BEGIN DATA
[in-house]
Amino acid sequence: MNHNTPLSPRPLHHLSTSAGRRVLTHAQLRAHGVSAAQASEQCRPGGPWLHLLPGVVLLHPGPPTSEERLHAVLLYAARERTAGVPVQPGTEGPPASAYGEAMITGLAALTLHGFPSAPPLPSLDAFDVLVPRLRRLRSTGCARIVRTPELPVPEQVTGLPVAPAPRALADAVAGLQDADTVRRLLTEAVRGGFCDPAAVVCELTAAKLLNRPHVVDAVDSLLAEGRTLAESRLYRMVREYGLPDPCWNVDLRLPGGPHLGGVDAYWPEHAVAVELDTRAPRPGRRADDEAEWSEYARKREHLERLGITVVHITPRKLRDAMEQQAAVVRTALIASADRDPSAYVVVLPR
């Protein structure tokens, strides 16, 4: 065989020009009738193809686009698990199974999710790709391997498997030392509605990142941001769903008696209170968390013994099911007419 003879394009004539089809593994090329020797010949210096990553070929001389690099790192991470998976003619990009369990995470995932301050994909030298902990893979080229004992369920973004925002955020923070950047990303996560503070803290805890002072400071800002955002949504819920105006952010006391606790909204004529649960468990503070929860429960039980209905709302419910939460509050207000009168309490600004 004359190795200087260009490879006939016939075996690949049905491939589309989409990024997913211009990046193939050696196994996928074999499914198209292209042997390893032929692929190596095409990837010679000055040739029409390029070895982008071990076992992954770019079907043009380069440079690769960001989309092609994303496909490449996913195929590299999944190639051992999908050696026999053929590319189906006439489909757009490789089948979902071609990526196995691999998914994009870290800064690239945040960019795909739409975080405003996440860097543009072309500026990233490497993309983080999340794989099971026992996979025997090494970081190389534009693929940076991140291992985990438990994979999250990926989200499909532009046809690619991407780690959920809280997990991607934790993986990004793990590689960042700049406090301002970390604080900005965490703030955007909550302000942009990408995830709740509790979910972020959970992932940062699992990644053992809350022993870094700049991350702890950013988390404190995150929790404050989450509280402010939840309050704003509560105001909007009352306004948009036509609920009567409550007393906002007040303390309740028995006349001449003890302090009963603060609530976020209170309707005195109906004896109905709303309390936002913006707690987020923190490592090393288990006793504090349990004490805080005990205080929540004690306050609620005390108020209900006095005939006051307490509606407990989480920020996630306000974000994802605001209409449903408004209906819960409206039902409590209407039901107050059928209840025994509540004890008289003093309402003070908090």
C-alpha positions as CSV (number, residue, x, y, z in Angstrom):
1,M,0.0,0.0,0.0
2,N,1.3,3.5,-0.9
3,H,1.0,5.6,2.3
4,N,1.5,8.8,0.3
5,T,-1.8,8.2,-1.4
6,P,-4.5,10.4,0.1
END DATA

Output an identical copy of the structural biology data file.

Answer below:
[in-house]
Amino acid sequence: MNHNTPLSPRPLHHLSTSAGRRVLTHAQLRAHGVSAAQASEQCRPGGPWLHLLPGVVLLHPGPPTSEERLHAVLLYAARERTAGVPVQPGTEGPPASAYGEAMITGLAALTLHGFPSAPPLPSLDAFDVLVPRLRRLRSTGCARIVRTPELPVPEQVTGLPVAPAPRALADAVAGLQDADTVRRLLTEAVRGGFCDPAAVVCELTAAKLLNRPHVVDAVDSLLAEGRTLAESRLYRMVREYGLPDPCWNVDLRLPGGPHLGGVDAYWPEHAVAVELDTRAPRPGRRADDEAEWSEYARKREHLERLGITVVHITPRKLRDAMEQQAAVVRTALIASADRDPSAYVVVLPR
């Protein structure tokens, strides 16, 4: 065989020009009738193809686009698990199974999710790709391997498997030392509605990142941001769903008696209170968390013994099911007419 003879394009004539089809593994090329020797010949210096990553070929001389690099790192991470998976003619990009369990995470995932301050994909030298902990893979080229004992369920973004925002955020923070950047990303996560503070803290805890002072400071800002955002949504819920105006952010006391606790909204004529649960468990503070929860429960039980209905709302419910939460509050207000009168309490600004 004359190795200087260009490879006939016939075996690949049905491939589309989409990024997913211009990046193939050696196994996928074999499914198209292209042997390893032929692929190596095409990837010679000055040739029409390029070895982008071990076992992954770019079907043009380069440079690769960001989309092609994303496909490449996913195929590299999944190639051992999908050696026999053929590319189906006439489909757009490789089948979902071609990526196995691999998914994009870290800064690239945040960019795909739409975080405003996440860097543009072309500026990233490497993309983080999340794989099971026992996979025997090494970081190389534009693929940076991140291992985990438990994979999250990926989200499909532009046809690619991407780690959920809280997990991607934790993986990004793990590689960042700049406090301002970390604080900005965490703030955007909550302000942009990408995830709740509790979910972020959970992932940062699992990644053992809350022993870094700049991350702890950013988390404190995150929790404050989450509280402010939840309050704003509560105001909007009352306004948009036509609920009567409550007393906002007040303390309740028995006349001449003890302090009963603060609530976020209170309707005195109906004896109905709303309390936002913006707690987020923190490592090393288990006793504090349990004490805080005990205080929540004690306050609620005390108020209900006095005939006051307490509606407990989480920020996630306000974000994802605001209409449903408004209906819960409206039902409590209407039901107050059928209840025994509540004890008289003093309402003070908090």
C-alpha positions as CSV (number, residue, x, y, z in Angstrom):
1,M,0.0,0.0,0.0
2,N,1.3,3.5,-0.9
3,H,1.0,5.6,2.3
4,N,1.5,8.8,0.3
5,T,-1.8,8.2,-1.4
6,P,-4.5,10.4,0.1